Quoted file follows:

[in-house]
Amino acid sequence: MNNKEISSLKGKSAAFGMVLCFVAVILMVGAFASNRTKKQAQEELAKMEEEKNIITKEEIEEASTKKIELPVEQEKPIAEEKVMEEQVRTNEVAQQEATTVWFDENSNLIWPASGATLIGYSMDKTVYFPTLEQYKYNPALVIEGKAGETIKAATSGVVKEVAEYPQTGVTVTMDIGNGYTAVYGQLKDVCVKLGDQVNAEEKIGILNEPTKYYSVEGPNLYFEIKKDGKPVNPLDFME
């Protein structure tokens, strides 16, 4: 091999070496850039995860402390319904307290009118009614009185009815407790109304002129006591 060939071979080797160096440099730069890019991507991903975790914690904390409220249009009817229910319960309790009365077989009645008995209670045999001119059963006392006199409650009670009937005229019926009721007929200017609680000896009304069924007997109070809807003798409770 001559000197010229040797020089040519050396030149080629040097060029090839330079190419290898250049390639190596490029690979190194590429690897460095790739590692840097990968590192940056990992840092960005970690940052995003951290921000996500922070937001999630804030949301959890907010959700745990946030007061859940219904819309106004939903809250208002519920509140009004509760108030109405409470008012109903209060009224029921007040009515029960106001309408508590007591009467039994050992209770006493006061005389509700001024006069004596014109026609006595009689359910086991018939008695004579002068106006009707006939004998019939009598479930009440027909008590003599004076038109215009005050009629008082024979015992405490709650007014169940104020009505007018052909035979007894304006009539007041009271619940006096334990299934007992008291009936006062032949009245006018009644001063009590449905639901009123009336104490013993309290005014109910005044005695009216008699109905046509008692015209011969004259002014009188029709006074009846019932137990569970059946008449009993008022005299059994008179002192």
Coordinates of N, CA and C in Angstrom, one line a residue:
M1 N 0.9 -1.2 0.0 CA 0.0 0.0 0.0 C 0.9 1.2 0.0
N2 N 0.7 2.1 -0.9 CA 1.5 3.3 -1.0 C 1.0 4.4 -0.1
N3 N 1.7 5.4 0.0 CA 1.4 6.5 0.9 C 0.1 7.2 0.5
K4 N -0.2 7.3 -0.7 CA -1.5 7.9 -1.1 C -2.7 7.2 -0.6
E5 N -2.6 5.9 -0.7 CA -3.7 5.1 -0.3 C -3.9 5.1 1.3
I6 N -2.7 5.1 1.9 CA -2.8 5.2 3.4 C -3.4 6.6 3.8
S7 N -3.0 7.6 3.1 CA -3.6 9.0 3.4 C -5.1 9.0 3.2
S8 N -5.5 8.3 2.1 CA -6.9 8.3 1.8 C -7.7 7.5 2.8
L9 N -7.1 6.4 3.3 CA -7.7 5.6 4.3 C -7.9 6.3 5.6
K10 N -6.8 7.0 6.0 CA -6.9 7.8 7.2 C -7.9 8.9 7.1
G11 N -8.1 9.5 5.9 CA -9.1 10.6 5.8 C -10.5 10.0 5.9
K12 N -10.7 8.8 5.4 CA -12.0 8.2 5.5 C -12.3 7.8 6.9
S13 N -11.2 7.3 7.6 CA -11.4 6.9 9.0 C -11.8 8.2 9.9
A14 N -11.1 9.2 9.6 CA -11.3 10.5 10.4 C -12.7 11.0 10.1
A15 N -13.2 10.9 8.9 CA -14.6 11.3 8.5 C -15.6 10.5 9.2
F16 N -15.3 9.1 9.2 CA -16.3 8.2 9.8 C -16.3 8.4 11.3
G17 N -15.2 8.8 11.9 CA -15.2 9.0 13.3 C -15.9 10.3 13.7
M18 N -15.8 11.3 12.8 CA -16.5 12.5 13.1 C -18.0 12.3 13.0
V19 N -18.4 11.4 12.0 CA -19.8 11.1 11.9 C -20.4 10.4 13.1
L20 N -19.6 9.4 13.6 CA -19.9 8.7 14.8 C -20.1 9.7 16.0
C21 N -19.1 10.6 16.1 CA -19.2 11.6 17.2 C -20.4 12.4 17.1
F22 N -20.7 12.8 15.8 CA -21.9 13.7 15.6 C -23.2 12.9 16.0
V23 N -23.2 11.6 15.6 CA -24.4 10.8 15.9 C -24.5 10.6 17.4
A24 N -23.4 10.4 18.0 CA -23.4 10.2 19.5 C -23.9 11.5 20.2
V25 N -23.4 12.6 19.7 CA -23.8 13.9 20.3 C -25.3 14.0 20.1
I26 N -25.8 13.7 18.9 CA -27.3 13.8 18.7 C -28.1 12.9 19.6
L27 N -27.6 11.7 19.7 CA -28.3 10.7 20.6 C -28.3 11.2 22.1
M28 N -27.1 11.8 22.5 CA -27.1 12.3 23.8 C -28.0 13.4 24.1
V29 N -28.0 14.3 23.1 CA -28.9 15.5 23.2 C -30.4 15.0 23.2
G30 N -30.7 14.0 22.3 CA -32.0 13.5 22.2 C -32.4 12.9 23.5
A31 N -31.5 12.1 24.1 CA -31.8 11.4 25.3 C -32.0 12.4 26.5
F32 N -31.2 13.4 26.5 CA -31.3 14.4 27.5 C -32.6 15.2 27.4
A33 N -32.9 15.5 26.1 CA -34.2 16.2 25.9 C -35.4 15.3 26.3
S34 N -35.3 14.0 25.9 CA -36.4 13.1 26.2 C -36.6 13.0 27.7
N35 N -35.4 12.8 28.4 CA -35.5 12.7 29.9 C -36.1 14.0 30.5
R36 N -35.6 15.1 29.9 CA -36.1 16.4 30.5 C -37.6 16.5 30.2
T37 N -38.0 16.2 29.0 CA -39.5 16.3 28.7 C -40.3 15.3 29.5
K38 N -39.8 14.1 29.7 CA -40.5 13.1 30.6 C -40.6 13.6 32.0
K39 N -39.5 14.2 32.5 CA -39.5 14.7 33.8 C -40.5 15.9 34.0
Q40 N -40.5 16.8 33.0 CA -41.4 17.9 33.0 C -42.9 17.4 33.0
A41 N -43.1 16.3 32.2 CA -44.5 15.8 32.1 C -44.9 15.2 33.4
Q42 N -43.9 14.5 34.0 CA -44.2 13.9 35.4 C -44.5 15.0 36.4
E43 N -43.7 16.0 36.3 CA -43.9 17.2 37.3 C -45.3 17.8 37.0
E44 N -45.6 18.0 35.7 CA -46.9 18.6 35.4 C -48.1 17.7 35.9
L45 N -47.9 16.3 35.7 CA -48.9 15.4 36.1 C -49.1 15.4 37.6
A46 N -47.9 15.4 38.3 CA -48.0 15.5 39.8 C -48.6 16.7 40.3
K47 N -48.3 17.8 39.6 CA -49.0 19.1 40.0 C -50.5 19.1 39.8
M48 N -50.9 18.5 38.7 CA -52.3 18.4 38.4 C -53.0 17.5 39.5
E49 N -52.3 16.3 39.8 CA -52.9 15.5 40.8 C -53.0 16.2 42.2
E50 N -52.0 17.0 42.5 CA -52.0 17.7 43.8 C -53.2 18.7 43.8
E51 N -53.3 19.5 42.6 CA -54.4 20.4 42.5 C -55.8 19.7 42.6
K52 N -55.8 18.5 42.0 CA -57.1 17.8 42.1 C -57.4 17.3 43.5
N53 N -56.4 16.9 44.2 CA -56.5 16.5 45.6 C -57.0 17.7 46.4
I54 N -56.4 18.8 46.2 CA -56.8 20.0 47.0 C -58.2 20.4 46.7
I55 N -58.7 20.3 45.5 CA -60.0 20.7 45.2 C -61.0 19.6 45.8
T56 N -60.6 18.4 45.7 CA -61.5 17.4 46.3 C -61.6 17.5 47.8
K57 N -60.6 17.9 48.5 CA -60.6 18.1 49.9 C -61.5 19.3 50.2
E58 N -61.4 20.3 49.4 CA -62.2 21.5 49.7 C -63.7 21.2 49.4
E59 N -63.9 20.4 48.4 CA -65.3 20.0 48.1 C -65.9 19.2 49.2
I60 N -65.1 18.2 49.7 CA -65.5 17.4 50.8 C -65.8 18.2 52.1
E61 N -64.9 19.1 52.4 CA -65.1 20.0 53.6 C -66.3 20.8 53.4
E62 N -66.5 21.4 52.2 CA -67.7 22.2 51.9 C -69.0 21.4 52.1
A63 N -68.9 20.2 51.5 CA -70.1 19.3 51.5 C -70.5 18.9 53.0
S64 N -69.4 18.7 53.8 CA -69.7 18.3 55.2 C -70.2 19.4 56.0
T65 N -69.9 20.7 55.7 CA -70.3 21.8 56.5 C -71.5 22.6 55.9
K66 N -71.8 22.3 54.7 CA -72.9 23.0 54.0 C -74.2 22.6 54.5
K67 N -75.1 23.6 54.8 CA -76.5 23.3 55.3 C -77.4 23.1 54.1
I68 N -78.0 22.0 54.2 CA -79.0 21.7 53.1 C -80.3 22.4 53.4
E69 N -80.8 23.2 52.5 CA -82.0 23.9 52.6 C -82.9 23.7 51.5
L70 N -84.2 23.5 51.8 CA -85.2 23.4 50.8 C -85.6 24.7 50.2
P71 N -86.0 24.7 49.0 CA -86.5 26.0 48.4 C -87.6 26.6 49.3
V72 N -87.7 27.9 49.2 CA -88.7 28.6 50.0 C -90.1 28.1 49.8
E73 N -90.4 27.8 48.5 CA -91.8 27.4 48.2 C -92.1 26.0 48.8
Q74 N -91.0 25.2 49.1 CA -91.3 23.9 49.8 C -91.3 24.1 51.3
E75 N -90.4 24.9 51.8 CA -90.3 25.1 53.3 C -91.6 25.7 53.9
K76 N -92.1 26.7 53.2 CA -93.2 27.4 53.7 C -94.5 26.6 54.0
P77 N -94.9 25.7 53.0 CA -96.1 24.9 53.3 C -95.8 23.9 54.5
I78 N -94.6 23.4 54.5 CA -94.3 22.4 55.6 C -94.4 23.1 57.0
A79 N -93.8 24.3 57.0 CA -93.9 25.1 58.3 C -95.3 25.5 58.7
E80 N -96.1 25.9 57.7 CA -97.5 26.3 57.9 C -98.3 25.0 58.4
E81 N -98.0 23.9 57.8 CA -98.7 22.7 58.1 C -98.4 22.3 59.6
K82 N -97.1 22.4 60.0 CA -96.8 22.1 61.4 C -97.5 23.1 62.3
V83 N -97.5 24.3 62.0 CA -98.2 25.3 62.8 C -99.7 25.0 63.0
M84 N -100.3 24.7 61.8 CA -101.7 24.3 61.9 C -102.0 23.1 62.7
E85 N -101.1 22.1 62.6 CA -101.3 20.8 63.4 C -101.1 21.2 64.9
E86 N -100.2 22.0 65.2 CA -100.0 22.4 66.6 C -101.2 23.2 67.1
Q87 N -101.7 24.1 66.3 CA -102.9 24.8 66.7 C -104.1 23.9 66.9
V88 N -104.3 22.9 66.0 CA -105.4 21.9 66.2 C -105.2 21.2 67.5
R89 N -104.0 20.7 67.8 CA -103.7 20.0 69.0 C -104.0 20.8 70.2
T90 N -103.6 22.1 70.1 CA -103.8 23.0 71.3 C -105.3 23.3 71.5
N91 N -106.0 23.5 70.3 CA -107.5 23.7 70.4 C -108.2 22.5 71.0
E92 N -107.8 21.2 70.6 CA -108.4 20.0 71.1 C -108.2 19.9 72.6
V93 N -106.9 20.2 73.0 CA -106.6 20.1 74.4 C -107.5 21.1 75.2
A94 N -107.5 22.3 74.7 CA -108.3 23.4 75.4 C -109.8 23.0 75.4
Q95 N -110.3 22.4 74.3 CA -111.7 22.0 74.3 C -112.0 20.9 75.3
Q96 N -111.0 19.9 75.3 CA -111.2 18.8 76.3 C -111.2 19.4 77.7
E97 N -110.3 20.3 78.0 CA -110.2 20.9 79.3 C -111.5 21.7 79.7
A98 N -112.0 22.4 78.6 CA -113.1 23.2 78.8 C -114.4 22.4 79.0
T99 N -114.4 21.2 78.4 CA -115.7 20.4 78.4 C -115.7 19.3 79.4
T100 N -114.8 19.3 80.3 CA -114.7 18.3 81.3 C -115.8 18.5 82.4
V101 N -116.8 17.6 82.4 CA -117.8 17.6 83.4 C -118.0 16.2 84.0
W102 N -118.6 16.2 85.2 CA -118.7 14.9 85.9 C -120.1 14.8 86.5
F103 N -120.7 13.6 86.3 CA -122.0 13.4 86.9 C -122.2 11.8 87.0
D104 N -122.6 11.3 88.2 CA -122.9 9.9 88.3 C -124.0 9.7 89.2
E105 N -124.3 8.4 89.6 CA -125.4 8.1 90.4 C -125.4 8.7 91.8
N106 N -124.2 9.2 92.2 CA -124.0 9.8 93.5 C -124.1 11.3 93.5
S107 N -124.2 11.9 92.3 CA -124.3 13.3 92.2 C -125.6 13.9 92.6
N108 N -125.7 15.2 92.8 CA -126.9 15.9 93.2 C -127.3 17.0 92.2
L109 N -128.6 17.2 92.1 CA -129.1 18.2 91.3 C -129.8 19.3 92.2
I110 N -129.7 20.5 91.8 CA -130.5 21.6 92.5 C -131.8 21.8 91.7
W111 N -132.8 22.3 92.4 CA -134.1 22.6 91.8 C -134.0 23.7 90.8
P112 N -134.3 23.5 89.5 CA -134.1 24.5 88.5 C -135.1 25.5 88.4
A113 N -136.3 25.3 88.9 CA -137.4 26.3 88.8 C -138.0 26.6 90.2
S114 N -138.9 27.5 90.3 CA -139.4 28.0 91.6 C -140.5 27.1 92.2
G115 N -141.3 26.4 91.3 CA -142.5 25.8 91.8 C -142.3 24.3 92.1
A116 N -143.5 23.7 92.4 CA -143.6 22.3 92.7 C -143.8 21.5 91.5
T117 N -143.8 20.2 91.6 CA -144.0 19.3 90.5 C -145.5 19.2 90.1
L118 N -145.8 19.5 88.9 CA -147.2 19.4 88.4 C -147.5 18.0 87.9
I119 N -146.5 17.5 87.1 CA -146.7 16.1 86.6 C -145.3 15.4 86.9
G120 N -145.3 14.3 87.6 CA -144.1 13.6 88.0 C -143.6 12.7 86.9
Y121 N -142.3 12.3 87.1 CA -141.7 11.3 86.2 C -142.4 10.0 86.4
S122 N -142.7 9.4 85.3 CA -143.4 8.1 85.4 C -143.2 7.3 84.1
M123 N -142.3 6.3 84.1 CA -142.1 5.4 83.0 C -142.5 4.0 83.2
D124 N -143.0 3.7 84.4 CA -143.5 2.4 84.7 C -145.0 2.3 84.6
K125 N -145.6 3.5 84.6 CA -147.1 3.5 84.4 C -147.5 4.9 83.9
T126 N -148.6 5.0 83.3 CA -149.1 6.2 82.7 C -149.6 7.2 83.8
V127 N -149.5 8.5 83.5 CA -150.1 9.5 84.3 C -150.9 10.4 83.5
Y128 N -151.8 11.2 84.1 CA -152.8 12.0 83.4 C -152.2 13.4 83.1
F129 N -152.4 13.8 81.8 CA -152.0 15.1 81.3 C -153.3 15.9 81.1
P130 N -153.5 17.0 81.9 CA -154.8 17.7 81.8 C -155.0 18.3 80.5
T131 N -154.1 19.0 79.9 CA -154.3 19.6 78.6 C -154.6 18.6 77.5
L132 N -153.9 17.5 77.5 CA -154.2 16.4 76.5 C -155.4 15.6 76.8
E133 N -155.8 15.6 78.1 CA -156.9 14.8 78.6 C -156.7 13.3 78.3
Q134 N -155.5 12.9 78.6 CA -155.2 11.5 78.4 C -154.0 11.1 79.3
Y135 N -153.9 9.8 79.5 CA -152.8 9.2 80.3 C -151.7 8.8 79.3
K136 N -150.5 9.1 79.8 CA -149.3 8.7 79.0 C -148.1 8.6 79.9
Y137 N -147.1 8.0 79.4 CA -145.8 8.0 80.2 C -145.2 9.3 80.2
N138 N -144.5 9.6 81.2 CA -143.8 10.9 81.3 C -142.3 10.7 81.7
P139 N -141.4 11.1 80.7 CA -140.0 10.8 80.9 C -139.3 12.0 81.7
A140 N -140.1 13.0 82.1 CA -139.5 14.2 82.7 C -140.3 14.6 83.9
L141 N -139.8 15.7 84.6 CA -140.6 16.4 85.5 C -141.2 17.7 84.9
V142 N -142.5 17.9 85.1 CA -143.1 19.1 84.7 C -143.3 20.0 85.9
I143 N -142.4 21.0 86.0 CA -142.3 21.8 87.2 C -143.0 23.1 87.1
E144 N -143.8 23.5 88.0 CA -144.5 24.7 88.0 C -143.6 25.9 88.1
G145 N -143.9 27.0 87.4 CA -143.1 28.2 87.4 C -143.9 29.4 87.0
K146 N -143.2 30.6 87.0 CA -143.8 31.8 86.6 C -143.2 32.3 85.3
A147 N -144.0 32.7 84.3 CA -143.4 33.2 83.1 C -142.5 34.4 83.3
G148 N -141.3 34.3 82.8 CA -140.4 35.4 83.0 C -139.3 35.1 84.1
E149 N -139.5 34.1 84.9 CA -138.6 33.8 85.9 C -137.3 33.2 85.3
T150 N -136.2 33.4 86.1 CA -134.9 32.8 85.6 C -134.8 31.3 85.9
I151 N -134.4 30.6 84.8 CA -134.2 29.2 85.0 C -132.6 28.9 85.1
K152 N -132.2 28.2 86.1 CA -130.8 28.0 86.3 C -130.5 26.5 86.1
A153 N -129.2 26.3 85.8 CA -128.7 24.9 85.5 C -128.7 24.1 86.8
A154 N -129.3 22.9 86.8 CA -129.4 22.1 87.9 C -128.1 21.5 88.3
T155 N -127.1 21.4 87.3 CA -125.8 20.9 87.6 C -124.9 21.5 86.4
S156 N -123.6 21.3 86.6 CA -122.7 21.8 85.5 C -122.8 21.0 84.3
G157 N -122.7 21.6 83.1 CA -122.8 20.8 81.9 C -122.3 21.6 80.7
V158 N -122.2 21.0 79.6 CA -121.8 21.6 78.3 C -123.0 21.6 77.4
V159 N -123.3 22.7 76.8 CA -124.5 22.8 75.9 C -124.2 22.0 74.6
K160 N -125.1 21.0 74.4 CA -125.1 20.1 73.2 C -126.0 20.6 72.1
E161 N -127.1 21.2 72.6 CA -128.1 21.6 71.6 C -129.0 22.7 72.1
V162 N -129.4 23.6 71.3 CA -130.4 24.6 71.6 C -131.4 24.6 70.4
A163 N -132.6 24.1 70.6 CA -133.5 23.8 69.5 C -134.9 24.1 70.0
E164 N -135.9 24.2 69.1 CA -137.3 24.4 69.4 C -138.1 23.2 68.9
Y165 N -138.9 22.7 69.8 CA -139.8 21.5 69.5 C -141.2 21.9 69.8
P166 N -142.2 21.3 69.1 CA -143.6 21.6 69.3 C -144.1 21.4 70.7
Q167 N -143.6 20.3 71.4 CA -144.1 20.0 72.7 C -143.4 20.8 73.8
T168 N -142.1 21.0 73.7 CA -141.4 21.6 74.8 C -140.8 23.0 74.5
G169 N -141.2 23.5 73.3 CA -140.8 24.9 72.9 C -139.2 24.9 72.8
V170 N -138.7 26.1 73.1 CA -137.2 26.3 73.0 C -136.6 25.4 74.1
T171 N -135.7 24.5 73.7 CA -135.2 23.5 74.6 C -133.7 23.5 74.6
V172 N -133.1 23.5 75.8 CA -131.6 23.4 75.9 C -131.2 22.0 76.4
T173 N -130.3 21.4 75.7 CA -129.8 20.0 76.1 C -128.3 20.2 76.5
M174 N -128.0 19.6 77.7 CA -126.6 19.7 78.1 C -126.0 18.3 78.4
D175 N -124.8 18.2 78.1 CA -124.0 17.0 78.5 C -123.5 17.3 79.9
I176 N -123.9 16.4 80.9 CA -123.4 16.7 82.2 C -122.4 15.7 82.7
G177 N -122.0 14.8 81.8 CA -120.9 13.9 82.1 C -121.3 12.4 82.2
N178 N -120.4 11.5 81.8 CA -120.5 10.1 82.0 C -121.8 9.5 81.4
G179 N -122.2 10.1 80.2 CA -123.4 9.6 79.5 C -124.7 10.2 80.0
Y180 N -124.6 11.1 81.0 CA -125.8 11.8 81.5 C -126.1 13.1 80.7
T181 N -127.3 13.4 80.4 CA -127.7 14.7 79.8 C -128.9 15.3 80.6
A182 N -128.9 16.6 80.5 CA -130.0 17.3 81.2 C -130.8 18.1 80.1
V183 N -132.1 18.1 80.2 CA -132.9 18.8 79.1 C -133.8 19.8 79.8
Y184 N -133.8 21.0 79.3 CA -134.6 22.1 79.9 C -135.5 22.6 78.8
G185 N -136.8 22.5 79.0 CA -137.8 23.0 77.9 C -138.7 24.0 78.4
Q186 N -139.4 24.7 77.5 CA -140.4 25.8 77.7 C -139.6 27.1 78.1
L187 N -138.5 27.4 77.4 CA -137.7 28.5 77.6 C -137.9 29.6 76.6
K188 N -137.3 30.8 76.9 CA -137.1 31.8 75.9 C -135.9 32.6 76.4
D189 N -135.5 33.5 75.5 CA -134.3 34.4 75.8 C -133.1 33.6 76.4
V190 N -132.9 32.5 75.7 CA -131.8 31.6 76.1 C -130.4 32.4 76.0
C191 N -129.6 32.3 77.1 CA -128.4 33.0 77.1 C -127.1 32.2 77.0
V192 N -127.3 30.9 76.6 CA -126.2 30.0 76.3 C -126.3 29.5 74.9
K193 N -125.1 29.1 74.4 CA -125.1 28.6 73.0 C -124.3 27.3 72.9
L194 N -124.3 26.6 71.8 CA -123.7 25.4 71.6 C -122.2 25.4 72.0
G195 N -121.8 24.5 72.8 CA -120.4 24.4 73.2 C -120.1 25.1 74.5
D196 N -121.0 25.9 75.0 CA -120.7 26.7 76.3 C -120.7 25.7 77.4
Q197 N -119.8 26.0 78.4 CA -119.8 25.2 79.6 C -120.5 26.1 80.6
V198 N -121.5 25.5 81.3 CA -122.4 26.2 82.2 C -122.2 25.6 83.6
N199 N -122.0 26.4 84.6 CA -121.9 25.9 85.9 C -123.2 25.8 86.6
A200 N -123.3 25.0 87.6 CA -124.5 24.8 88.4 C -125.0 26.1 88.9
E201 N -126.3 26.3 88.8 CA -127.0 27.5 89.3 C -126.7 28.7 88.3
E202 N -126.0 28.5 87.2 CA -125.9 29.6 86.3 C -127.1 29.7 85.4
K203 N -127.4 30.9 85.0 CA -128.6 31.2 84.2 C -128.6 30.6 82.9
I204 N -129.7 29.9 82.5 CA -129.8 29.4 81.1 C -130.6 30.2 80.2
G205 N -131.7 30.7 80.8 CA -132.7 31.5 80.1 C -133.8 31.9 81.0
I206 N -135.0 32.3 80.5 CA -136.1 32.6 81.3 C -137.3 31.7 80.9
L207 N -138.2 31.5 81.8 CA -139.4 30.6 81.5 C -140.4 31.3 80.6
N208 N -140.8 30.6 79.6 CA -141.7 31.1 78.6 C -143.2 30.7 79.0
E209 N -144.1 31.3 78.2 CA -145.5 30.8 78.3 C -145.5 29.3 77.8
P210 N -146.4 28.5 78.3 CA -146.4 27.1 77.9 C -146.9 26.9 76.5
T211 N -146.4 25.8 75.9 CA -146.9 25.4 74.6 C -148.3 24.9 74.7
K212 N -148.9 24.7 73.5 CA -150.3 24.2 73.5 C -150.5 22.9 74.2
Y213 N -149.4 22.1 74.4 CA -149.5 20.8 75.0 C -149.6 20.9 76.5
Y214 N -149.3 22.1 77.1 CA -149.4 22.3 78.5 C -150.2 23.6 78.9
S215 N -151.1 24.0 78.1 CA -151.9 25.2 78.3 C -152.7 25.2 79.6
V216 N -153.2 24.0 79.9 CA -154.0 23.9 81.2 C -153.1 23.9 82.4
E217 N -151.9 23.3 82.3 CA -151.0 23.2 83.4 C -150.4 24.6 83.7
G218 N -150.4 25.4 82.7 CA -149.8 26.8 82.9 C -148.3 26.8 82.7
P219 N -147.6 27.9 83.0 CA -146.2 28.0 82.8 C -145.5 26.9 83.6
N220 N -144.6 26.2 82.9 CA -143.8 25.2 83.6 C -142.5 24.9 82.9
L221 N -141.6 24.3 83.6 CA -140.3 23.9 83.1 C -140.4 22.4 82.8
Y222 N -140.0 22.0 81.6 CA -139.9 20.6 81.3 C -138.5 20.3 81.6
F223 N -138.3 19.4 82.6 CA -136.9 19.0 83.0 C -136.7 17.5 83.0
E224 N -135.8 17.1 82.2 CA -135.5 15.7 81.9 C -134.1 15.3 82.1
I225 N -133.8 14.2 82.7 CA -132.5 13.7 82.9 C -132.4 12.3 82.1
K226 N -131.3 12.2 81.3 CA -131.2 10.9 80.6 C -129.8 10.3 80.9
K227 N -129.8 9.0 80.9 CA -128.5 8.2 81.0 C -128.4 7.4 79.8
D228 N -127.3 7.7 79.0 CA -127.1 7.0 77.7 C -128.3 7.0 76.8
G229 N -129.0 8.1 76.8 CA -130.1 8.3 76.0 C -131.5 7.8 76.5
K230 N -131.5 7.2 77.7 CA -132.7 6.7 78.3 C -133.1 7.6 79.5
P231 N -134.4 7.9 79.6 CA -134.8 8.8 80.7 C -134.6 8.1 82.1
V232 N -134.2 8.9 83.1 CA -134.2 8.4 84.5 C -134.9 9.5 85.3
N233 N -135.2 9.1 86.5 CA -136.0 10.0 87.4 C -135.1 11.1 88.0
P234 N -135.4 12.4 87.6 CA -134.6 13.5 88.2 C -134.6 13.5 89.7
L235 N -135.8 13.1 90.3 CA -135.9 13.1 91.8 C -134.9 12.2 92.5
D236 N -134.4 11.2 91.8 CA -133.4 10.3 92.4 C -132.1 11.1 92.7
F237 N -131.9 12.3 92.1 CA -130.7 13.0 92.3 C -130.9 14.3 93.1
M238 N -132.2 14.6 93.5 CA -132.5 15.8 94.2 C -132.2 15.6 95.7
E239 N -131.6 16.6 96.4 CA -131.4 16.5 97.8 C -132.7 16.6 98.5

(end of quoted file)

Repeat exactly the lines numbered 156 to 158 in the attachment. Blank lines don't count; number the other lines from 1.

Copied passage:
K152 N -132.2 28.2 86.1 CA -130.8 28.0 86.3 C -130.5 26.5 86.1
A153 N -129.2 26.3 85.8 CA -128.7 24.9 85.5 C -128.7 24.1 86.8
A154 N -129.3 22.9 86.8 CA -129.4 22.1 87.9 C -128.1 21.5 88.3